England’s World Cup Heroes
The Fearless Intruder
The only bright spot for England’s embattled supporters on Friday was when the story broke that a supporter had battled his way into the dressing room to give the players a piece of his mind. The Sunday Mirror got the exclusive interview with the fan and the story was thrilling reading with 32-year-old Pavlos Joseph understandably basking in his sudden fame. It all began, Pavlos patiently explained, when he “needed the toilet” and was directed by a hapless steward straight into the England dressing room where he stumbled into David Beckham and a group of “half naked stars”.
The opening one-two given by Pavlos is fantastic -
Beckham – “Whoa, who are you?’
Pavlos – “I’m Pavlos and I actually need the toilet”.
At this point Pavlos sounds like he was attending his first meeting of Toilet Needers Anonymous but he regained his composure, looked Beckham “straight in the eye” and said “David, we’ve spent a lot of money getting here. This is a disgrace. What are you going to do about it?’” With Beckham stunned into silence Pavlos then “fixed the other players in his gaze” and “I told them, ‘That was woeful and not good enough’”.
Pavlos was led from the room by an FA official. There’s no mention in the article as to how quickly he then managed to find a toilet. Considering Beckham once had a football boot kicked in his face by his own manager in a dressing room, I imagine he probably got over it. On the other hand, Pavlos will be dining on this one for the rest of his life. And quite right too.
The Parrot And The Pigeon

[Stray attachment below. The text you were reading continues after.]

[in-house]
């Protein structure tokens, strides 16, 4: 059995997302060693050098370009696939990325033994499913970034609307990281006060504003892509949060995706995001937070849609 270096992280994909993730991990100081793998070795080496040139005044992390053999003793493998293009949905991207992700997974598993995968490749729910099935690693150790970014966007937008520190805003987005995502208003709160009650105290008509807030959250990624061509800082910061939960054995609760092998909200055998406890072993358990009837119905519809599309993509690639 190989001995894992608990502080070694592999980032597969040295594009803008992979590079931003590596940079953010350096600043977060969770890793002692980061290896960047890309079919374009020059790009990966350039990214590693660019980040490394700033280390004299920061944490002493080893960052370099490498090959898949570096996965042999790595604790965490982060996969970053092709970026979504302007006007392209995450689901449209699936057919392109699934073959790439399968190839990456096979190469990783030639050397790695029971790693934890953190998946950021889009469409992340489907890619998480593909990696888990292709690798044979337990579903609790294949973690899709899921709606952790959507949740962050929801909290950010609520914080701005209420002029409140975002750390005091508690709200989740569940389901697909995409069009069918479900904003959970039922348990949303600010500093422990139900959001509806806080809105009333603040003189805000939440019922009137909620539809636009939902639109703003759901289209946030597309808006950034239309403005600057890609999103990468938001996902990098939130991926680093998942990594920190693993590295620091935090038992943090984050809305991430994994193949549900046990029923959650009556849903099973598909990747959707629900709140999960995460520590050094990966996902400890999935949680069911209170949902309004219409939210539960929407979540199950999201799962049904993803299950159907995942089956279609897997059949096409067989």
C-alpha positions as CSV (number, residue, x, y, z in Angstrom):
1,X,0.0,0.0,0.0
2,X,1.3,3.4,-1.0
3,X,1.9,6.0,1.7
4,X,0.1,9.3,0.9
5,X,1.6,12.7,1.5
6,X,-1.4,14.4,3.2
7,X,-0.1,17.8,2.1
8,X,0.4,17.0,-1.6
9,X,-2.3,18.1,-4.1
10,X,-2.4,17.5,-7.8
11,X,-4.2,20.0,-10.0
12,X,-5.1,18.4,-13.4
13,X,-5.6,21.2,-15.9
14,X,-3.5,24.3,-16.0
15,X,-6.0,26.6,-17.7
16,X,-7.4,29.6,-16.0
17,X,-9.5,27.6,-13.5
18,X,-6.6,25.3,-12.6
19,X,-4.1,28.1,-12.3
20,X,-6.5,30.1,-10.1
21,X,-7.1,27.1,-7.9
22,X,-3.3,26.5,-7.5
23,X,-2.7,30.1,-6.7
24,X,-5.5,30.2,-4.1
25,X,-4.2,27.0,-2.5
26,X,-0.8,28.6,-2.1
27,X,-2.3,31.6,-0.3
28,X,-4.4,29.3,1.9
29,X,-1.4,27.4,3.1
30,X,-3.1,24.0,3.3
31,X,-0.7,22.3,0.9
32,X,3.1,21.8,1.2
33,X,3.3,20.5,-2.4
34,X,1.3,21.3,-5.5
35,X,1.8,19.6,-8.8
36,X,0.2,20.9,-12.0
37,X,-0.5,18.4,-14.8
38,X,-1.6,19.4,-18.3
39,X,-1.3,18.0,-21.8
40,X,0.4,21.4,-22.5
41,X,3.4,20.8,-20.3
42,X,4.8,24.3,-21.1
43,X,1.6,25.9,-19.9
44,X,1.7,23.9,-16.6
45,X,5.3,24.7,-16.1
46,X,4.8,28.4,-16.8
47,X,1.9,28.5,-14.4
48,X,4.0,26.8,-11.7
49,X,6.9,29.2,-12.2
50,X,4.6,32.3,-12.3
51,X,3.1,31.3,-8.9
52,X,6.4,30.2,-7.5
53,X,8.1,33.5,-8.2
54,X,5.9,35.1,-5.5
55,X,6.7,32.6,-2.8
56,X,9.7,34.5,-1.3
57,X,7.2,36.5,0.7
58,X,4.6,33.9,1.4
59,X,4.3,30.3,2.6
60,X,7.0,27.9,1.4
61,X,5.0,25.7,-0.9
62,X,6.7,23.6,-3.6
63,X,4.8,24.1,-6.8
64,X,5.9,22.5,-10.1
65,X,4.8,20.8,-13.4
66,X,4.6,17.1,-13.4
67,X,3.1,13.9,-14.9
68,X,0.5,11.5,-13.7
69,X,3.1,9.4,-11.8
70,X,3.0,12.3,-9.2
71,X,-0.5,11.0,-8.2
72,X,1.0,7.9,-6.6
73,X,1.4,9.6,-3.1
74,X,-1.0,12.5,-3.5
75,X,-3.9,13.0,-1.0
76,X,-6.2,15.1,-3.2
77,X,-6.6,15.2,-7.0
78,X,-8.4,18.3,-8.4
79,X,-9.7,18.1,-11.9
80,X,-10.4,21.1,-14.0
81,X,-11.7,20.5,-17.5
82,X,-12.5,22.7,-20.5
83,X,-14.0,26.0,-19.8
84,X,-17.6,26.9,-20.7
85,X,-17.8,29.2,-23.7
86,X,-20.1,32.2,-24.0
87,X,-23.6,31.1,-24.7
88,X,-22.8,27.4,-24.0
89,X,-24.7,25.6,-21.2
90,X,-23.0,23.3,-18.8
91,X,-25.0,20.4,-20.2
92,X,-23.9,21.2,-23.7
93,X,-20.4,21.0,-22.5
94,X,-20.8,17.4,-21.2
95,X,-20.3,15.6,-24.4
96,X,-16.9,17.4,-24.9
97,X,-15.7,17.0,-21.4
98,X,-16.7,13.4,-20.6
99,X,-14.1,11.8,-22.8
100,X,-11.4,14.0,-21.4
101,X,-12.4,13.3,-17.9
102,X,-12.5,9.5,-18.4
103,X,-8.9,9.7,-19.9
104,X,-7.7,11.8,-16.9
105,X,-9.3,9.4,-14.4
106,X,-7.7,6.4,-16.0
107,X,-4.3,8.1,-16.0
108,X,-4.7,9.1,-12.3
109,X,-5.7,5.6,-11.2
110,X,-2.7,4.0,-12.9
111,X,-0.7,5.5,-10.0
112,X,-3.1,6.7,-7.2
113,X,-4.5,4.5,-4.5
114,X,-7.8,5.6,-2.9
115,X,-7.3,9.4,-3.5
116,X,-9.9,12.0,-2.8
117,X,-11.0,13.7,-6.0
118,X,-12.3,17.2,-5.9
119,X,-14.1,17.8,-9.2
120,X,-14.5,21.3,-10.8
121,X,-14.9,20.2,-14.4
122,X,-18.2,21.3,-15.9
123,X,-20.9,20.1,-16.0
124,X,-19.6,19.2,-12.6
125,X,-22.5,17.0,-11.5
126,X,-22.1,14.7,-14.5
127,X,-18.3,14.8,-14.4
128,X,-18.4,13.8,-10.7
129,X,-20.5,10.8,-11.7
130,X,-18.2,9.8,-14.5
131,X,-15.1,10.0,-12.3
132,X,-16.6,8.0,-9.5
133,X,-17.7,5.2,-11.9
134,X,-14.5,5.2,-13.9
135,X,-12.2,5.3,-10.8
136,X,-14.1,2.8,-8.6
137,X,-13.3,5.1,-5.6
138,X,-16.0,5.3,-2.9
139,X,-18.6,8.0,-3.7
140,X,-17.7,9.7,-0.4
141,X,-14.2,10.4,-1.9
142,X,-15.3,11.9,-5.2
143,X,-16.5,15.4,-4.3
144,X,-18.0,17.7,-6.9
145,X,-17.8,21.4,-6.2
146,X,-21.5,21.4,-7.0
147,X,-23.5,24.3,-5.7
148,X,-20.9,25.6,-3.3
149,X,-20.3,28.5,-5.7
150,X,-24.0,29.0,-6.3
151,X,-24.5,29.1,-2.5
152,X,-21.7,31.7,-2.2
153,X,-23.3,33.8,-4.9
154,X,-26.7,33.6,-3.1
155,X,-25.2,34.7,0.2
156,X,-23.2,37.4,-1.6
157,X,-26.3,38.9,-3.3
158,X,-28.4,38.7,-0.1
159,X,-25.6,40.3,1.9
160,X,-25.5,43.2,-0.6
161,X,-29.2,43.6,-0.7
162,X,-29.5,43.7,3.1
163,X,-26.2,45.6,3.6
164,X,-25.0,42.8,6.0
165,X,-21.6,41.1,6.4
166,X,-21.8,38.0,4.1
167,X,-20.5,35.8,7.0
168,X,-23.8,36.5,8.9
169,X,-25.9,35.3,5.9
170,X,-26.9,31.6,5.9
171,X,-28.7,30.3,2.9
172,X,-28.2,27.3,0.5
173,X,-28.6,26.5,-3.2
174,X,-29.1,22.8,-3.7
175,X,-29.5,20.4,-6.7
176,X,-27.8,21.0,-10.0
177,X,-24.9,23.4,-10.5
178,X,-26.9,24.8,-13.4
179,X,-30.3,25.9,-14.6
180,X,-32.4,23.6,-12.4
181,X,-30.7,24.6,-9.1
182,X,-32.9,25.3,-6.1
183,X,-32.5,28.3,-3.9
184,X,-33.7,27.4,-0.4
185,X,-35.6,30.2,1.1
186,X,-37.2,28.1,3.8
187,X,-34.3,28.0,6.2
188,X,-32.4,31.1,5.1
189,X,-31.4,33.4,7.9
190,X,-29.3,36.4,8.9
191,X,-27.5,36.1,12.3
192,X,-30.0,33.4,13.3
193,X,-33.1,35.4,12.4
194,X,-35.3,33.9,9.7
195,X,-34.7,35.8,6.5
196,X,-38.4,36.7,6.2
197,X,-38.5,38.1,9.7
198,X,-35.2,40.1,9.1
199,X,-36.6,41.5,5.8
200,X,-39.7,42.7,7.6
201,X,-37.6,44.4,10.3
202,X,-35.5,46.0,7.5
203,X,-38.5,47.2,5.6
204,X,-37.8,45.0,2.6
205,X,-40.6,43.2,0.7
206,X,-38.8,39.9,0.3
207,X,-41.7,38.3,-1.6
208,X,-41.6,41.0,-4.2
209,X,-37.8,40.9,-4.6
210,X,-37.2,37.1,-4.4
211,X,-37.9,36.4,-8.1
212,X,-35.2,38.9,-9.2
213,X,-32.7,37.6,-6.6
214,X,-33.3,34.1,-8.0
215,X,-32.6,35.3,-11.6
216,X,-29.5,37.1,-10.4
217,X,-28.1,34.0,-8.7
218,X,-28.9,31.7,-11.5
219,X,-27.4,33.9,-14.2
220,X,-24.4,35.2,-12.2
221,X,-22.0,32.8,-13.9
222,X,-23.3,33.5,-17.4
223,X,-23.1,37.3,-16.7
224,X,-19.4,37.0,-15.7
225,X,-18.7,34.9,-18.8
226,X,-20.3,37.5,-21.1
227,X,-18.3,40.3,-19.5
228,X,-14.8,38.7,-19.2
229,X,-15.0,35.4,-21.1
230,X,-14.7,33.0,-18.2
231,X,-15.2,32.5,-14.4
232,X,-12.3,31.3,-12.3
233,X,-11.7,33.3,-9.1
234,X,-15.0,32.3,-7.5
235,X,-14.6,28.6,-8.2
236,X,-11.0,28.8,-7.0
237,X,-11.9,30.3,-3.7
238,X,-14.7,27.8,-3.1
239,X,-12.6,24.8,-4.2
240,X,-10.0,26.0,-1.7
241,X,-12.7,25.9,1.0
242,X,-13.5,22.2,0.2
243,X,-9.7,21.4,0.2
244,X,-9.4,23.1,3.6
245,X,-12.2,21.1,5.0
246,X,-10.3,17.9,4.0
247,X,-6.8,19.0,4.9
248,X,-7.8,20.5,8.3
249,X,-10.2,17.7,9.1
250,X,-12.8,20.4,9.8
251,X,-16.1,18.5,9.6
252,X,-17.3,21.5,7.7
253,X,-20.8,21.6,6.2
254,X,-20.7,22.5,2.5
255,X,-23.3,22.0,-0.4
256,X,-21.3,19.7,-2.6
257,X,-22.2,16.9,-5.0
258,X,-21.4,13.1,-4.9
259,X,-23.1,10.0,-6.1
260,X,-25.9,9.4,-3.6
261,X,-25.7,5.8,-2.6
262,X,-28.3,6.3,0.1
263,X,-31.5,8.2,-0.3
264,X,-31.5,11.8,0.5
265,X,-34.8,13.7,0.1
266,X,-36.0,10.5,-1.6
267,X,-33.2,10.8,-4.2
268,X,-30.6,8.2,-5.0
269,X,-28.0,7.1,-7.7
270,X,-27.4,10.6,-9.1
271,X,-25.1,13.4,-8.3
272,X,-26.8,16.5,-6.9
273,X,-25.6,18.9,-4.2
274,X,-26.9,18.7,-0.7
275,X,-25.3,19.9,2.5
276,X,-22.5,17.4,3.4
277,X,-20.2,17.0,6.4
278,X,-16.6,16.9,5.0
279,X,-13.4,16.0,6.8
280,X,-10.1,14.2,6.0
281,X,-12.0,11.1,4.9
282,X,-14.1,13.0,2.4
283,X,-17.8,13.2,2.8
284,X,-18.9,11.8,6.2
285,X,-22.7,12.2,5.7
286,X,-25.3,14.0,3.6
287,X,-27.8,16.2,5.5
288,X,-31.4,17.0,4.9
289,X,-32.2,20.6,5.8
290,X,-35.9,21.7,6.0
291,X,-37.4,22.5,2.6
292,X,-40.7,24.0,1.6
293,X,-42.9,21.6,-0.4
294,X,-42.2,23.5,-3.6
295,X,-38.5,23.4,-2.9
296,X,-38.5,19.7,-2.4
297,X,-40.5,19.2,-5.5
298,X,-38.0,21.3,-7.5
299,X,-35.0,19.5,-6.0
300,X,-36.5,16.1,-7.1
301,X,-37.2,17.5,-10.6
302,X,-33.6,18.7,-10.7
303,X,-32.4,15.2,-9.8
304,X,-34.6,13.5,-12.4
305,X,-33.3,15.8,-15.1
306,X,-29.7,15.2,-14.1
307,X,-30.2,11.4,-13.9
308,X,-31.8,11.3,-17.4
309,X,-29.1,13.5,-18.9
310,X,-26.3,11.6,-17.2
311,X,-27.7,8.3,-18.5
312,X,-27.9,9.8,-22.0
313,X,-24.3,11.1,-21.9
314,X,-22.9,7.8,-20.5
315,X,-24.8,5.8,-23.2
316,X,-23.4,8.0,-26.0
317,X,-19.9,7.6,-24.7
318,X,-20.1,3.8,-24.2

Amongst hopelessly tenuous World Cup stories were two from The Sun. First up is Benji the parrot who’s owner Ruth Borrill had apparently taught to cheer on England, particularly through a call of “Come on Roo”. Accompanying the article is a video clip which shows the parrot squawking what could possibly be translated as “Come on Roo” but could just as easily be “Bindaroo” or even World Cup entrants “Cameroon”. “Benji has also learnt to squawk “Come on England” and “Goal!’” says the article, somewhat optimistically.
The same paper then blamed the draw with Algeria on a pigeon that had rested on Algeria’s crossbar and had been sent by a “witchdoctor” to protect the goal. Whenever a Western paper goes for the witchdoctor line with regards to Africa, they’ve really got to have their story watertight or it could stray into the consistently unsexy world of racial stereotypes. Luckily The Sun had this one locked down with a quote from a local Shaman who firmly stated “It could be someone supporting Algeria has visited a witchdoctor to put a spell on England”.
John Terry took pelters for his press conference but I’d humbly suggest the blame for his unfortunate one-mad stand lies elsewhere. Not that he deserves sympathy. Watching Terry’s performance was like standing in a garage forecourt wearily watching a used car salesman go through his repertoire of achingly obvious moves. The softened voice, the wry smiles, the occasional affected chortle and the laddish asides.
Of course he was talking not to the media but through them to “the fans”. By “fans” Terry revealed that he’d spent a couple of hours that morning reading people’s opinions in the “British papers”. It’s not a great leap of detection to assume that John Terry was therefore unsettling England’s entire World Cup bid after reading the online comments left by readers at the end of tabloid newspaper articles.
Specifically, these are areas of the Internet containing comments full of exclamation marks and cunningly misspelt swearwords, where the contributors seem to be consistent only in their endless bitterness – see the variations on “So what, they can afford it!” which will be attributed to a story of a celebrity who has had their hair dyed/lost a TV contract/suffered the deaths of their entire family in a horrific motorway pile-up.
These, then, are the people who drove Terry into his misguided attempt at a coup. He was but a puppet, a Lord Haw-Haw of our times to the tyranny of the furious Internet warriors. Maybe not a hero though, that might be a bit of a stretch. Hang on, I’ve just realised that the pigeon wasn’t really a hero for England either. So that’s Pavlos and the Parrot. They’re the heroes.Tagged in: england, john terry, neil forsyth, pavlos joseph, world cup
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